I am disclosing this, to assure you that I can formulate an honest opinion, even though I have interacted with Priya through our respective love & passion of reading inside the twitterverse, kept in touch privately and having had previously been a book blogger / chat hostess for authors she helps publicize through Writerly Yours PR.  I treat each book as a ‘new experience’, whether I personally know the author OR whether I am reading a book by them for the first time or continuing to read their releases as they are available.

Fun Stuff for Your Blog via pureimaginationblog.com

 Blog Book Tour | The *debut!* #shortstory release of “I Still Remember” by Priya Prithviraj! A dear friend of mine I met through a book blogger panel!I Still Remember
by Priya Prithviraj
Source: Author via Writerly Yours PR

How do you forget someone you’ve loved once?

Ji-woo dreams of becoming a writer and is back in college giving it a second shot. But then Weon-gyu, her first love, comes back into her new life. Will she give up on her dreams or will she write them a happy ending?

Places to find the book:

Add to Riffle

Add to LibraryThing

Genres: Contemporary (Modern) Fiction (post 1945), Contemporary Romance, Short Story or Novella


Published by Self Published Author

on 14th May, 2017

Format: epub | PDF editon

Pages: 29

Self-Published Author

Formats Available: Ebook

Converse via: #YALit & #NewAdult + book tag: #IStillRemember

or #IndieAuthor + #Contemporary

About Priya Prithviraj

Priya Prithviraj

Priya Prithviraj writes poems which appear in journals such as Eastlit and the New Plains Review. She also writes about books, writing and publishing on her blog. She tweets at @priyaprithviraj.

Read More

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Posted Thursday, 25 May, 2017 by jorielov in #JorieLovesIndies, Blog Tour Host & Reviewer, Compassion & Acceptance of Differences, Contemporary Romance, Content Note, Debut Author, Equality In Literature, Indie Author, Modern Day, Multi-cultural Characters and/or Honest Representations of Ethnicity, Nanowrimo 2008, Romance Fiction, Self-Published Author, Short Stories or Essays, Singletons & Commitment, Women's Fiction, Writerly Yours PR

#WaitingOnWednesday | #NonFiction Book Review | “The Patterning Instinct: A Cultural History of Humanity’s Search for Meaning” by Jeremy Lent

Posted Wednesday, 17 May, 2017 by jorielov , , 0 Comments

Book Review badge created by Jorie in Canva using Unsplash.com photography (Creative Commons Zero).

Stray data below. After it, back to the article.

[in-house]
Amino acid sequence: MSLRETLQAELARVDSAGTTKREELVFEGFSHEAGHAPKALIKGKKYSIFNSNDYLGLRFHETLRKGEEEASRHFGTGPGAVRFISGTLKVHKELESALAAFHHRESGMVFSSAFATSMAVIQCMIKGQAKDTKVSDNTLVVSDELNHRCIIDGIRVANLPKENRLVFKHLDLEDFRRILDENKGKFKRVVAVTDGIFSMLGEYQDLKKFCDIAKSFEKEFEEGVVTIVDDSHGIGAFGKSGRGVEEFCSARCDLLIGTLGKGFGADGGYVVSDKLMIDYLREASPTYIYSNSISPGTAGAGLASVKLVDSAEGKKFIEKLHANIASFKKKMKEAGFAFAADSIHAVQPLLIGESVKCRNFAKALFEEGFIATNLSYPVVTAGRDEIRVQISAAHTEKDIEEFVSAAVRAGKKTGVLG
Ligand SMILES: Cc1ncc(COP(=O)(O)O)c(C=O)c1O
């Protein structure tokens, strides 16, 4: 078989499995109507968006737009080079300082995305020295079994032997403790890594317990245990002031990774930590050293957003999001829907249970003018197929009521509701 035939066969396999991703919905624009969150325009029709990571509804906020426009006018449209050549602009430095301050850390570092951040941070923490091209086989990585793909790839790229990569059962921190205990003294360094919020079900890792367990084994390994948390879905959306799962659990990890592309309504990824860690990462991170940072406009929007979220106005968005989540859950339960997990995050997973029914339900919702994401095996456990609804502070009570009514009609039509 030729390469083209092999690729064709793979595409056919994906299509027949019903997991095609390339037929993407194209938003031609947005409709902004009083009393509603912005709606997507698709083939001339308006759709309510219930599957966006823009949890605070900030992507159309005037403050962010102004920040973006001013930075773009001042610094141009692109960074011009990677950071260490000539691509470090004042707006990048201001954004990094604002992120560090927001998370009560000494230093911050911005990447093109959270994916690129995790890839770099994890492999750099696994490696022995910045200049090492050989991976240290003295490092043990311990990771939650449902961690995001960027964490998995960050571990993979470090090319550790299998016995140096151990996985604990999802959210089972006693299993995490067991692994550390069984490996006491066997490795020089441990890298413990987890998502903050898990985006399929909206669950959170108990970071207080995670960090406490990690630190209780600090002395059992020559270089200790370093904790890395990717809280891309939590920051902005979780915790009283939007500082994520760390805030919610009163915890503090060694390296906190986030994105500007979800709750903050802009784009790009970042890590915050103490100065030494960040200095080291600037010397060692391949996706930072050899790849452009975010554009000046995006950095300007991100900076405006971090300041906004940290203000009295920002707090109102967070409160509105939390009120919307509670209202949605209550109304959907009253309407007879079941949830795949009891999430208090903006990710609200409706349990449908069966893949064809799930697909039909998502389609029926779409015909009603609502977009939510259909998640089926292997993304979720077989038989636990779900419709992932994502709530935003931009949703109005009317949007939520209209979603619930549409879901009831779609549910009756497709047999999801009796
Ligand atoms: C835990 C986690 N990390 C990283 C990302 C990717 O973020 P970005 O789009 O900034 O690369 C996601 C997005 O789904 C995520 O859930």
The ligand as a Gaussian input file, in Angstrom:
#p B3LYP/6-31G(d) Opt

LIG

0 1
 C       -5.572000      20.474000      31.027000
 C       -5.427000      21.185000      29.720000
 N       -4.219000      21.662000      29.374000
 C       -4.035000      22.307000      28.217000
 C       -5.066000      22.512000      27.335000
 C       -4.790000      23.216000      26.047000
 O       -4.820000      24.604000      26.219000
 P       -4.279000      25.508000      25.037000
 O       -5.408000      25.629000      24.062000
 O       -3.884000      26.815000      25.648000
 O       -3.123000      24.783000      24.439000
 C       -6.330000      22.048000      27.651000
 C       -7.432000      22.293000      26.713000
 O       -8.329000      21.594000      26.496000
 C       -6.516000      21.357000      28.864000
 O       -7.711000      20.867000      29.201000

Acquired Book By: I am a reviewer for Prometheus Books and their imprints starting in [2016] as I contacted them through their Edelweiss catalogues and Twitter. I appreciated the diversity of titles across genre and literary explorations – especially focusing on Historical Fiction, Mystery, Science Fiction and Scientific Topics in Non-Fiction. I received a complimentary ARC copy of “The Patterning Instinct” direct from the publisher Prometheus Books in exchange for an honest review. I did not receive compensation for my opinions or thoughts shared herein.

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a word about ‘waiting on wednesday’:

I have decided to start participating in this book blogsphere meme with a few small changes of how it’s regularly blogged about by my fellow book bloggers. I will either be introducing my current reads of upcoming releases as I am in the process of reading them and/or I might be releasing a book review about a forthcoming title by which I had been blessed to read ahead of publication. The main purpose behind the meme is to encourage readers and your fellow book bloggers to become aware of new books being released which caught your eye and which held your interest to read. Sometimes if your still in the process of reading the books, its the titles which encouraged your bookish heart. I look forward to spending the next seasons of the year, talking about the books I have on hand to read, the books I’ve been reading and the books I might not even have a copy to read but which are of wicked sweet interest to become a #nextread of mine.

Thus, this book review is showcasing a title which is set to release in a few short days – it is an incredibly evocative book about a subject everyone can relate too, as it speaks to the human condition and to the approach we all take towards understanding a new layer of our own humanity.  This is my entrance into the meme and a lovely introduction to one of the new books publishing this year by Prometheus Books – of whom, are consistently publishing topics in Non-Fiction which I love to seek out. I encourage you to dig through my tag thread for this publisher and see what else has caught my fancy!

#WaitingOnWednesday badge created in Canva by Jorie using Unsplash.com photography (Creative Commons Zero).

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musings about the foreword & preface: